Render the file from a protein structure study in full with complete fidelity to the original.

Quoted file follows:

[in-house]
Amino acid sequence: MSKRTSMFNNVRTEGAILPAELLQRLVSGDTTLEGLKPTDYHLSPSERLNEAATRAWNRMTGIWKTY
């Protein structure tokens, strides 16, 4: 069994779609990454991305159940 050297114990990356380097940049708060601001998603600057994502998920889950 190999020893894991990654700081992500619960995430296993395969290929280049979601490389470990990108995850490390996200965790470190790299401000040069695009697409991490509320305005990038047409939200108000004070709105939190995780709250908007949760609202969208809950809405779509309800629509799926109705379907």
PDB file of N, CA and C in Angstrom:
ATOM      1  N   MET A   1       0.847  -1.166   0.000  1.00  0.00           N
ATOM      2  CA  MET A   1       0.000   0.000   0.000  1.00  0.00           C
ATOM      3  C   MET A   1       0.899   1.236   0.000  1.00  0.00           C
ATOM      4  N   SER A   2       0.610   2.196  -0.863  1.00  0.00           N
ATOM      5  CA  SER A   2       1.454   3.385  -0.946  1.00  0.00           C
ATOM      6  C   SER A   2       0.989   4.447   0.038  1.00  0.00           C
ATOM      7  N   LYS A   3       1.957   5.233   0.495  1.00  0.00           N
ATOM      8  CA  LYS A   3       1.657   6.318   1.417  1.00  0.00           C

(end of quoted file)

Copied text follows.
[in-house]
Amino acid sequence: MSKRTSMFNNVRTEGAILPAELLQRLVSGDTTLEGLKPTDYHLSPSERLNEAATRAWNRMTGIWKTY
């Protein structure tokens, strides 16, 4: 069994779609990454991305159940 050297114990990356380097940049708060601001998603600057994502998920889950 190999020893894991990654700081992500619960995430296993395969290929280049979601490389470990990108995850490390996200965790470190790299401000040069695009697409991490509320305005990038047409939200108000004070709105939190995780709250908007949760609202969208809950809405779509309800629509799926109705379907």
PDB file of N, CA and C in Angstrom:
ATOM      1  N   MET A   1       0.847  -1.166   0.000  1.00  0.00           N
ATOM      2  CA  MET A   1       0.000   0.000   0.000  1.00  0.00           C
ATOM      3  C   MET A   1       0.899   1.236   0.000  1.00  0.00           C
ATOM      4  N   SER A   2       0.610   2.196  -0.863  1.00  0.00           N
ATOM      5  CA  SER A   2       1.454   3.385  -0.946  1.00  0.00           C
ATOM      6  C   SER A   2       0.989   4.447   0.038  1.00  0.00           C
ATOM      7  N   LYS A   3       1.957   5.233   0.495  1.00  0.00           N
ATOM      8  CA  LYS A   3       1.657   6.318   1.417  1.00  0.00           C